Now is the best time to travel to Europe on a budget. As a family, we have visited sixteen European countries, learning something new each time. With the arrival of each child, the cost of travel has grown exponentially so I am always looking for ways to save money when we travel. Here are some of our best tips for how to travel to Europe on a budget.
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Table of Contents
How to Save Money on a Europe Trip
1. Plan ahead and be flexible
As soon as you think you might be traveling to Europe, start thinking about buying airline tickets. To find the biggest discounts consider traveling in the shoulder season (usually April through early June, September, and October, depending on location) to take advantage of fewer crowds and cheaper prices.
Be flexible when you begin searching because the cheapest option might be to fly into one city and travel to your final destination via another mode of transportation.
If possible, have flexible travel dates to find the best flight deals available. One of our favorite Europe travel tips with kids is to use local air carriers once you arrive. It’s easier and often more efficient.
2. Use airline rewards program
We have purchased approximately thirty round trip airline tickets to Europe using frequent flyer miles. The only things we have to pay for are airport fees and taxes.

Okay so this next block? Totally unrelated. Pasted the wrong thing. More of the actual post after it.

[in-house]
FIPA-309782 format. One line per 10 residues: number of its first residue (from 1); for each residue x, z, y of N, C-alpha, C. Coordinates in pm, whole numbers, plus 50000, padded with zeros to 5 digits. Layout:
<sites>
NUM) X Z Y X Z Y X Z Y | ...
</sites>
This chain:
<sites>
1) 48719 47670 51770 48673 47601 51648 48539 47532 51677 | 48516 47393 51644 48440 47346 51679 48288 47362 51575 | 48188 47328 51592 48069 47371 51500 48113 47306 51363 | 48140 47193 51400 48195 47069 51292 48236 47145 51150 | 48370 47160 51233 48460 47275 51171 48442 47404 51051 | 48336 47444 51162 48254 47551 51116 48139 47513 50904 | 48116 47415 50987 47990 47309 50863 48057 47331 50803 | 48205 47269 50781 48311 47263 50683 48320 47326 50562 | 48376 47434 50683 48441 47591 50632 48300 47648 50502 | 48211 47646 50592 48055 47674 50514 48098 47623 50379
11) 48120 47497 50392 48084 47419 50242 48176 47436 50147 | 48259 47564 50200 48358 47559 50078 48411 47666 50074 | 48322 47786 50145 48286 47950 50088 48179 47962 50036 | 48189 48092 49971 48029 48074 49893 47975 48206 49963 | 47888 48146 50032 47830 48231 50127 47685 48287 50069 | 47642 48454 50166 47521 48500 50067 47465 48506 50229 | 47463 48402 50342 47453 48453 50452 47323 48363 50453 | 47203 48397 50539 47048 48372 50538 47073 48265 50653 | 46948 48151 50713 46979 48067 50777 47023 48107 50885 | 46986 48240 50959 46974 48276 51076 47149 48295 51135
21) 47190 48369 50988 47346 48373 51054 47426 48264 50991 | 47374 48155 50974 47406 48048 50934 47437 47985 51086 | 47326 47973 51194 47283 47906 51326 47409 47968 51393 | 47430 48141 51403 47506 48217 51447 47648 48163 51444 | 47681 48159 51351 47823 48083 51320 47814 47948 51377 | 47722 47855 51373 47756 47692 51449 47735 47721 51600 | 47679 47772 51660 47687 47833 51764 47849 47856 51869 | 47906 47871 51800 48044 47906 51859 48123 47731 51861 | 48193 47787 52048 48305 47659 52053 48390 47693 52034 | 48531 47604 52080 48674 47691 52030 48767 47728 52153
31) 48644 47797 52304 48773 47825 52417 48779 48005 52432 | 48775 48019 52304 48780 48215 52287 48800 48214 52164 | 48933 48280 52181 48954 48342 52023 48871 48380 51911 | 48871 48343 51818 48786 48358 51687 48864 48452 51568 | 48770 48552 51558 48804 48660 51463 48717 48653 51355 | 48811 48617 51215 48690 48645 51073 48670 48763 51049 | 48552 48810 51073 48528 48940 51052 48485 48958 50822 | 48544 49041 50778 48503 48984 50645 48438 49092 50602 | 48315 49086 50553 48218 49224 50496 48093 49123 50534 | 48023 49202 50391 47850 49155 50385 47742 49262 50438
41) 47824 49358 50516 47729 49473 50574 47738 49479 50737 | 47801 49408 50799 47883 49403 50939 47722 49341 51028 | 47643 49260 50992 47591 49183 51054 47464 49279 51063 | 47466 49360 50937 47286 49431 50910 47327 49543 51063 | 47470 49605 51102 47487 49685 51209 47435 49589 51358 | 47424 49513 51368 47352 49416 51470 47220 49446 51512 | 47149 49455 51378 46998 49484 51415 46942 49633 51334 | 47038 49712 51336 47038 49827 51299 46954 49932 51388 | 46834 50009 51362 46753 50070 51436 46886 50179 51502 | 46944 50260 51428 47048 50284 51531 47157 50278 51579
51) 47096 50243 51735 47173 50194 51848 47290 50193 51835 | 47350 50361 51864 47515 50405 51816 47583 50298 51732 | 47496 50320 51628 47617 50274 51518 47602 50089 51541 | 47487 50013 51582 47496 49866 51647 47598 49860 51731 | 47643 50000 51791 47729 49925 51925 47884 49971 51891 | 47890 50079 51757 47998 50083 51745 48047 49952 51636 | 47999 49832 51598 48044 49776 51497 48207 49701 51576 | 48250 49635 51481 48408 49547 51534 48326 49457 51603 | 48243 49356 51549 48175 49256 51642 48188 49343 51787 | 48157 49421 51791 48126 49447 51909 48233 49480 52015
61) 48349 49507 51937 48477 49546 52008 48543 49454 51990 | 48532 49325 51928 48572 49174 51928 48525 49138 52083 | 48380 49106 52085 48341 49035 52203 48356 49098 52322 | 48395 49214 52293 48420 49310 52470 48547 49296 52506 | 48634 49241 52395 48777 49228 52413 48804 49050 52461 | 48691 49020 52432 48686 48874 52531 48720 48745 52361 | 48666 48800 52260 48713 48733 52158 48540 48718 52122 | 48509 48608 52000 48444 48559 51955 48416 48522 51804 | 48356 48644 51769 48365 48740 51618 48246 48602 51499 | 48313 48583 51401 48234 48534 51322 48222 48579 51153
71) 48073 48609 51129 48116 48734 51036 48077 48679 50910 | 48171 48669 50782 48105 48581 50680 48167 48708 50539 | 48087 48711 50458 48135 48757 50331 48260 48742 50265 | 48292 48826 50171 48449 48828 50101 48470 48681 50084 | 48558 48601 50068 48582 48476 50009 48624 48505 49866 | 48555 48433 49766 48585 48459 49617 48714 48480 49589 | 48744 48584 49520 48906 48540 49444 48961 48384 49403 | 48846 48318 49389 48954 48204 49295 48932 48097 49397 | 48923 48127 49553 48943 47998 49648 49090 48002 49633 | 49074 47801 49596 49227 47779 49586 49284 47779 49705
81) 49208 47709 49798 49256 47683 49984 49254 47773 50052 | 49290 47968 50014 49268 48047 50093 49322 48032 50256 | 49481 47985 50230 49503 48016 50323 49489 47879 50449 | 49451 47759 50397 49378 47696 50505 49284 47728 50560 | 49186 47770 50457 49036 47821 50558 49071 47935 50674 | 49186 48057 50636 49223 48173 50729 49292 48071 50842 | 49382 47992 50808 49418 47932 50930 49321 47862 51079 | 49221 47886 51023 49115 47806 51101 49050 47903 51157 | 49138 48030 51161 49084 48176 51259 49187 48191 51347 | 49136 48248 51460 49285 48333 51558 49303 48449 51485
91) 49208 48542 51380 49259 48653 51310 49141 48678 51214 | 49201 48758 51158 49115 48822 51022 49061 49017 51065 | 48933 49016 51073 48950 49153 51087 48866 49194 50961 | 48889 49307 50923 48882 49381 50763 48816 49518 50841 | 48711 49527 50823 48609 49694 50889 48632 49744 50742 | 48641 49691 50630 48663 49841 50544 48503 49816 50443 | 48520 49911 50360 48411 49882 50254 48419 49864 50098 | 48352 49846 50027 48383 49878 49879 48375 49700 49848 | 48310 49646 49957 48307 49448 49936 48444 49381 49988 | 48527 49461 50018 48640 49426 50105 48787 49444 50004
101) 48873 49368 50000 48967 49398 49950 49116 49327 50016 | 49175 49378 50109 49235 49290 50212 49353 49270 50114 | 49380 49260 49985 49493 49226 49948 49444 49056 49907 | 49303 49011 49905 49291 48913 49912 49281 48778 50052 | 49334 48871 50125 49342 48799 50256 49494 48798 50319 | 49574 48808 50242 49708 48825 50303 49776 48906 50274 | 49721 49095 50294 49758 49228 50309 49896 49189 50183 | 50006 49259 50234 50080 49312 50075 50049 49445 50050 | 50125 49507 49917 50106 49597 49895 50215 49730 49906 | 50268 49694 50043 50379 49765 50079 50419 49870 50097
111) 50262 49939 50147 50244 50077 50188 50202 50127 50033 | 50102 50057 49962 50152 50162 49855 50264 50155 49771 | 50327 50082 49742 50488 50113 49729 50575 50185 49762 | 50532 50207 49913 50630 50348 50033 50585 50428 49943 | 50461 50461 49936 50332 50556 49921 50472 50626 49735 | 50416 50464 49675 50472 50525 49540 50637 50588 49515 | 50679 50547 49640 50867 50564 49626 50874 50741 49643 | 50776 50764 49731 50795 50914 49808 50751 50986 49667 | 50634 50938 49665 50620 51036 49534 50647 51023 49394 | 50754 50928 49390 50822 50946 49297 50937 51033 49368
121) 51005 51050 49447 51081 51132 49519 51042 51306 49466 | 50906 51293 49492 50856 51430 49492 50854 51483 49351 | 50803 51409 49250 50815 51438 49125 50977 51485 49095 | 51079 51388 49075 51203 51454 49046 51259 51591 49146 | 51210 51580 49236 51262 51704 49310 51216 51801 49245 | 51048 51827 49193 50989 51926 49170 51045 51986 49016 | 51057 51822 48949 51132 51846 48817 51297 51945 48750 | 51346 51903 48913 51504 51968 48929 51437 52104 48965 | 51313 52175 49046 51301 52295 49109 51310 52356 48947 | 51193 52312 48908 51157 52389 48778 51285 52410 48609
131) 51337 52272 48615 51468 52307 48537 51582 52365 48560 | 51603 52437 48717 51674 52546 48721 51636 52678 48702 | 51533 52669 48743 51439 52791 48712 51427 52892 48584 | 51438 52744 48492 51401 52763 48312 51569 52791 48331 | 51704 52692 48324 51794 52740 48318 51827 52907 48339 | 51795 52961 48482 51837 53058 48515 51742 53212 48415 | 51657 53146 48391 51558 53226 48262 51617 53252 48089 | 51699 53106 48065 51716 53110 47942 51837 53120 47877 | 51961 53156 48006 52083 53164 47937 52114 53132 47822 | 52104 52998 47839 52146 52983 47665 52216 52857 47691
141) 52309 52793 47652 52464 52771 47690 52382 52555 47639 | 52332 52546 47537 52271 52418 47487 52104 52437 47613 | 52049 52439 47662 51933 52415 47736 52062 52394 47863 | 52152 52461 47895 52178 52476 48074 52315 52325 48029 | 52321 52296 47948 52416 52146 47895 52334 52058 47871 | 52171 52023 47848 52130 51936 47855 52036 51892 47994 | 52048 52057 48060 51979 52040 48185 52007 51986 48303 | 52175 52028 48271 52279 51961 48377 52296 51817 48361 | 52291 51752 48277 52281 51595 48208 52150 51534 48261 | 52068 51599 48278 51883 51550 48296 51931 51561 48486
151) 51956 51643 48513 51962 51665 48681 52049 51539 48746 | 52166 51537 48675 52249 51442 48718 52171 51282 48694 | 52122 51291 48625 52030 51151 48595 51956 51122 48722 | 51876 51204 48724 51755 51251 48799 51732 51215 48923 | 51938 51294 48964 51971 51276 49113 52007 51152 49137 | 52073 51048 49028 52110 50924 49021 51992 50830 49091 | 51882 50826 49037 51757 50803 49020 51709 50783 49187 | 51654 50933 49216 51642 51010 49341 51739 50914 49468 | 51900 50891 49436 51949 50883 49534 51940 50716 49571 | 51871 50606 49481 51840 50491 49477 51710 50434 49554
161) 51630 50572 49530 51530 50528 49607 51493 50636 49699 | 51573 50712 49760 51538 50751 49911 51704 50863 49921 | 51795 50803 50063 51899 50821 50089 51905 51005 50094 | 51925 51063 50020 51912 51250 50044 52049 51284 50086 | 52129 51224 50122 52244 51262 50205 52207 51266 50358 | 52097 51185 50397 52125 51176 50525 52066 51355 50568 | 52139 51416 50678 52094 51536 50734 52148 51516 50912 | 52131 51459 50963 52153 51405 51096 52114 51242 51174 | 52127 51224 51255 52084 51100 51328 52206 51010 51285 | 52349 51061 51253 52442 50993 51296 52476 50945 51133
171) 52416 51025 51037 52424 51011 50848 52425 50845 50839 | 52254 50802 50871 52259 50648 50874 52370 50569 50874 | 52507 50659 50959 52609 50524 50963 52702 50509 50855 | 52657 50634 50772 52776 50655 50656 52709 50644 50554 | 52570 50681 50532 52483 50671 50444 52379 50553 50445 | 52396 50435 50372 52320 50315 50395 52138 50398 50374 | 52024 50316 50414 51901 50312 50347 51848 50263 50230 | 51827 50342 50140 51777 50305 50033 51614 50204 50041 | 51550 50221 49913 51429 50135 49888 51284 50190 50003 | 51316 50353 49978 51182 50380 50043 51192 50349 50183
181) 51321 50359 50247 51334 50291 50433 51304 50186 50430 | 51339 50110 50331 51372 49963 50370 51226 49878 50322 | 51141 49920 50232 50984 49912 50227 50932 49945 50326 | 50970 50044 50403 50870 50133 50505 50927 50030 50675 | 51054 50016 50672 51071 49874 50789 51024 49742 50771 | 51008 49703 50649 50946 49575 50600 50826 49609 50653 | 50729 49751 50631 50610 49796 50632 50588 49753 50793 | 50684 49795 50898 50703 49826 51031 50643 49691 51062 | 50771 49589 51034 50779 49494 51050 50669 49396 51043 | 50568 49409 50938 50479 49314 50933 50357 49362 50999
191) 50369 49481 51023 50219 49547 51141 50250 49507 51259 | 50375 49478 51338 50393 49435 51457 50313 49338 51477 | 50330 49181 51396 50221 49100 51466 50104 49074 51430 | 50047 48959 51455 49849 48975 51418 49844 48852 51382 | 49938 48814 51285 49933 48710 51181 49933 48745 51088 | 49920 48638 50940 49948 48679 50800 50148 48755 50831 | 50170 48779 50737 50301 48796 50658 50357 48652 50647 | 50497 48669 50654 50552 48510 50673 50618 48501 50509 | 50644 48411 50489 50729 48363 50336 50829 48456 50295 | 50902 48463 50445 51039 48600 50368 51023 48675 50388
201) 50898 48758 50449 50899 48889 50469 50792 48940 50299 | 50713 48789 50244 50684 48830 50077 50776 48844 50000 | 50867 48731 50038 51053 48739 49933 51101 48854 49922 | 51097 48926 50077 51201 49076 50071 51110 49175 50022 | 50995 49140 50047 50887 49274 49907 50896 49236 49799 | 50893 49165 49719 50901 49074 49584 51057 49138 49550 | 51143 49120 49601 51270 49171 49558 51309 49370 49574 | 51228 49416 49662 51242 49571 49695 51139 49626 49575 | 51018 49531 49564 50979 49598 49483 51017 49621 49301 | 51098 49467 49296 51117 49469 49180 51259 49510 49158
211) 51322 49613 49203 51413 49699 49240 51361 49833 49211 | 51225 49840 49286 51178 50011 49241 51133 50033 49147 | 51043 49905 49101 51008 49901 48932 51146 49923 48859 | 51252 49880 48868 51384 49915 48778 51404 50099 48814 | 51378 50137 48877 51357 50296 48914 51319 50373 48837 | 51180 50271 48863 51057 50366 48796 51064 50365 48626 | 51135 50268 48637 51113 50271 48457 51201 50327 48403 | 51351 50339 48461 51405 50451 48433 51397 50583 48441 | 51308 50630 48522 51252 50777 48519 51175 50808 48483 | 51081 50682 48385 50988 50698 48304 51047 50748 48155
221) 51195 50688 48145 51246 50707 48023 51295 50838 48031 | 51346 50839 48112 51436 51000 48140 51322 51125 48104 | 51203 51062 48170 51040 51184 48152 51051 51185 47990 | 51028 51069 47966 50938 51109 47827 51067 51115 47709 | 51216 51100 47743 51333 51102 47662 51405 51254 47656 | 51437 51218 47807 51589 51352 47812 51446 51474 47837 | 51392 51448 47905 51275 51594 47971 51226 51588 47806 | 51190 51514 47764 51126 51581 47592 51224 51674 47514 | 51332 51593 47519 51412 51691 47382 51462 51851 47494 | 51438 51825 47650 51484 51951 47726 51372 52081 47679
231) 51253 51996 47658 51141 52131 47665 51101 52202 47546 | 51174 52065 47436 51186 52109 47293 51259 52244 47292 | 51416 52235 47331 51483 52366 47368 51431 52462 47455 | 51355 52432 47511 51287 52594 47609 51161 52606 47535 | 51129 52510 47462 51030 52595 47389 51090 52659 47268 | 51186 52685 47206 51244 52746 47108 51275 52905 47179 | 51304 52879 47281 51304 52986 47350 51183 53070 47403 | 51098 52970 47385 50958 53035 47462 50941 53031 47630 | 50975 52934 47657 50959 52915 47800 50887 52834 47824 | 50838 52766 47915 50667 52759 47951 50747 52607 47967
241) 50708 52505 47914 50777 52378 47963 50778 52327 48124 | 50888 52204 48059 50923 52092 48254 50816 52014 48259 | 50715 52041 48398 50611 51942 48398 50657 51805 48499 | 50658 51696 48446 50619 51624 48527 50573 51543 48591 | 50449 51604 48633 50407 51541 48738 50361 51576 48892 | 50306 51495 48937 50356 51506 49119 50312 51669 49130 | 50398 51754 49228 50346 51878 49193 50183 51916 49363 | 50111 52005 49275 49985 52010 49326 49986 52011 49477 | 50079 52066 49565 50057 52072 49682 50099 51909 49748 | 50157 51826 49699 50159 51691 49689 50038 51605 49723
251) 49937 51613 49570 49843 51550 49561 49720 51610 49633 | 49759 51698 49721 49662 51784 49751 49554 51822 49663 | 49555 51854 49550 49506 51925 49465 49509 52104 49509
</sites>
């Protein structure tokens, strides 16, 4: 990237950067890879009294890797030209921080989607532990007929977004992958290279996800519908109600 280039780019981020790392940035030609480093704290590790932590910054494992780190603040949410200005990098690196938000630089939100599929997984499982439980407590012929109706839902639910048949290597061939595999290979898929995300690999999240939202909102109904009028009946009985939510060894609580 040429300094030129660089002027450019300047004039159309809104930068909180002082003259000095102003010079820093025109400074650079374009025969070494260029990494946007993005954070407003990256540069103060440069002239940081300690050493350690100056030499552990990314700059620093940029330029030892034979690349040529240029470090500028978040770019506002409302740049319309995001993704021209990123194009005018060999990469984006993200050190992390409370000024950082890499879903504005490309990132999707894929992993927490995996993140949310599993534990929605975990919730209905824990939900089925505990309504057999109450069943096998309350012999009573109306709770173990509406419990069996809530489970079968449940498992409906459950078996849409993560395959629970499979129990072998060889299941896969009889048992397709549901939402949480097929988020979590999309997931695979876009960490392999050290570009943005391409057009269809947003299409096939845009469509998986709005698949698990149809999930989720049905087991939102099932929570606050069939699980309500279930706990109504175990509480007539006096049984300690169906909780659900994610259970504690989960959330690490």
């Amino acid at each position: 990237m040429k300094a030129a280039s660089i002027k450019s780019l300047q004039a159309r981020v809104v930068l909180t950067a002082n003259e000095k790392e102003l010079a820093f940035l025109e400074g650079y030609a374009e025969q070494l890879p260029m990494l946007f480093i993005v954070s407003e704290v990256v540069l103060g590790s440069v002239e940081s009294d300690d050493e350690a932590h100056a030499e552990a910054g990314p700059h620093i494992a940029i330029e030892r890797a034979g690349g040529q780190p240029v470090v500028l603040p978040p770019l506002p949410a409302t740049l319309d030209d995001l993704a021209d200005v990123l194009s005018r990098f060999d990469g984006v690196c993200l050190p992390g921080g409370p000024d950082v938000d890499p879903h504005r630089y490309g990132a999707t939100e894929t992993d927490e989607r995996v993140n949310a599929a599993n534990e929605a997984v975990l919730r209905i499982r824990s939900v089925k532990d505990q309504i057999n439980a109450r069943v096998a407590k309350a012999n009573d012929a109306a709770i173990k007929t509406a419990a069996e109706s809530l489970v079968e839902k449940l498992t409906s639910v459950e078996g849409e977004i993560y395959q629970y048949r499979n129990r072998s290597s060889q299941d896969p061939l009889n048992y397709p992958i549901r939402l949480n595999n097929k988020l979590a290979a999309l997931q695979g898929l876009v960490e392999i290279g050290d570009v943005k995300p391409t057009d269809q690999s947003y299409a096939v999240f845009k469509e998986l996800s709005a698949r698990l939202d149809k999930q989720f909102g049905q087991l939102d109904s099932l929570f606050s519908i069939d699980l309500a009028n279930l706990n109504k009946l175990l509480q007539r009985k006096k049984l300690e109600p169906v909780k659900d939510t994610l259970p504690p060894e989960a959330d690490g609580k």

We purchase everything with our rewards credit cards, but we make this work by paying off the credit cards EVERY SINGLE MONTH. If you can’t commit to this, airline rewards programs aren’t worth it.
Check out Johnny Jet to get the scoop on all the different credit cards that offer rewards and find the best one for you.
Most airlines allow the purchasing of seats 330-360 days in advance, so be vigilant and if you don’t see the tickets you want, keep checking back, they occasionally open up more seats.
3. Look for airline sales and fly discount carriers
There are many discount international airlines that frequently run deals on travel from the east coast to Europe. If you are able to get a ticket, it can be a great bargain.
The app Skyscanner will notify you of price changes if you want to monitor pricing for a specific destination (Google Flights does this too). And don’t forget to download our favorite travel apps before your trip!
Once you land in Europe, there are numerous discount air carriers, such as Ryan Air, Wizz Air, and easyJet, that can transport you from country to country.
Many times a flight can be cheaper than rail or car travel. Just know that these airlines can have different baggage requirements than we do in the U.S., so pack accordingly.
Planning a multigenerational trip to Europe? Use these multi-gen travel tips!
4. Consider traveling to the cheapest countries in Europe
When many Americans book their trips to Europe they head to Italy, France, and the UK. I’m not saying you need to avoid these destinations, but if you want a bargain, go off the beaten path.
A few years ago, we took our kids to the Dordogne region of France, and not only was it less expensive than Paris and Provence, but the people were super friendly and the area was a wealth of history and scenic beauty.
Trying one of these places instead of one of the more popular destinations will save you money on food, lodging, and transportation.
5. Look into alternative lodging